"You need to empty your cup. Then you can refill it." - Lu Yan (Jackie Chan)
Day after day, we cram a lot of "stuff" into our lives. We cram our overblown schedules, countless reminders, and small tidbits of knowledge into our brains, so much so that by the time we can rest for a night or for a weekend, we feel emotionally and mentally bloated. It was in the midst of a busy week of my own that I took a break and saw The Forbidden Kingdom, a kung-ku movie which marks the first on-screen collaboration between martial arts actors Jackie Chan and Jet Li.
At its core, this is a film about a Boston teenager named Jason (Michael Angarano) who loves kung-fu classic movies so much that, during a life-or-death encounter with street thugs, he is whisked away to the ancient China of his dreams where he teams up with three martial arts masters, Lu Yan (Jackie Chan), The Silent Monk (Jet Li), and the Golden Sparrow (newcomer Yifei Liu), to deliver a legendary stick weapon to its rightful owner, the imprisoned Monkey King (playfully portrayed by Jet Li).
What prevents young Jason from accomplishing his mission, according to Lu Yan, is that his head is filled with so much stuff that he does not have the power to learn more. "You need to empty your cup," Lu Yan says. "Then you can refill it." Jason must unlearn what he has taken in - to truly be proficient in kung-fu and save the day.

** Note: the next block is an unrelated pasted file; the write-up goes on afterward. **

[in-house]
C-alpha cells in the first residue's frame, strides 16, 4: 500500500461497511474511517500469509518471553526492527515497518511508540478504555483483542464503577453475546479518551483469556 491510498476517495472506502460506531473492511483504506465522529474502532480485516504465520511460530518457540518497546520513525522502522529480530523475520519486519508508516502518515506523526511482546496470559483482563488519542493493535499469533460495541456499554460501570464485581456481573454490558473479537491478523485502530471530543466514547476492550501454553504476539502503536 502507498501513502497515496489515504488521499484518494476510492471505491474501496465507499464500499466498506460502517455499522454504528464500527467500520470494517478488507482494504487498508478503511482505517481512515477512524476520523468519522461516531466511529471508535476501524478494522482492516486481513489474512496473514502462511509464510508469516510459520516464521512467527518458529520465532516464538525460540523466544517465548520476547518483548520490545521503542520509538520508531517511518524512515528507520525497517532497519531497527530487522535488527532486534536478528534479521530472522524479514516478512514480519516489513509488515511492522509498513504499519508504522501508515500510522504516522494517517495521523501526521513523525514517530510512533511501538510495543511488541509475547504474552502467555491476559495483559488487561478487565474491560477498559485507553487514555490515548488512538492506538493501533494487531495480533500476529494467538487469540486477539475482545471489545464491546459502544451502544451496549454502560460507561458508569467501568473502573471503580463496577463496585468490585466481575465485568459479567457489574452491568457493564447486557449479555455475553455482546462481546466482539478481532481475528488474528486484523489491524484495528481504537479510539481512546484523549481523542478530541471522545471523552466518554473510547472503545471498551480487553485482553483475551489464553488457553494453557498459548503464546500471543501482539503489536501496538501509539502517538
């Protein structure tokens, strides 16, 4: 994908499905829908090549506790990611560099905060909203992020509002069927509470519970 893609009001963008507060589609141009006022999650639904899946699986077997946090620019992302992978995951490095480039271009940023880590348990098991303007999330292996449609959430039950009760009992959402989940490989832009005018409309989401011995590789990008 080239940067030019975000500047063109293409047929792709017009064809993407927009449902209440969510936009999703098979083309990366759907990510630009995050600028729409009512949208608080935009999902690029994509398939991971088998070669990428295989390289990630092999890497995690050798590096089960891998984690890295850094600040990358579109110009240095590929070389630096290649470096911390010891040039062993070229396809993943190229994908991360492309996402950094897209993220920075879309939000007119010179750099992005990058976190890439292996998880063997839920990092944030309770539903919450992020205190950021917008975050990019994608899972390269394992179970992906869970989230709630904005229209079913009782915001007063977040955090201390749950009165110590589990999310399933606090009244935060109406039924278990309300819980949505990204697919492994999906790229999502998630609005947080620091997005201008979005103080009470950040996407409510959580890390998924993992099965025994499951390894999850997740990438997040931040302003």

In my daily life, I find I fill up my world with a lot of "stuff," and when the day is done, I hardly have room for anything more. Like Jason, I must empty my cup so that God can refill it for me.
Otherwise, if I do not go through this emptying, there is so much that can go right past me. Have you ever experienced that, when you are so overwhelmed that you miss something incredibly important? Sometimes I need to be more aware of my surroundings, so that I can learn the truly valuable lessons in life.
Let us pray that we can look at our own lives and see if our cup is too full of useless "stuff," and have the wisdom to empty it and refill with something more, something deeper.
SIDE NOTE: One thing that haunted me about the film was the fact that one of the bully characters, the one who tries to kill our heroes in Boston, prominently wears a golden cross around his neck. It reminds me that so many people wear Christian jewelry or display Christian symbols, but some do not let that symbol or image seep into their souls. Like a driver with violent road rage who has a fish decal on the back of their car, we must ask ourselves if we are true to the images of faith we carry around with us. This bully was hardly Christian, yet wore his cross for all to see. Let us pray never to wind up in a similar situation when we betray the very faith we wear on our sleeves.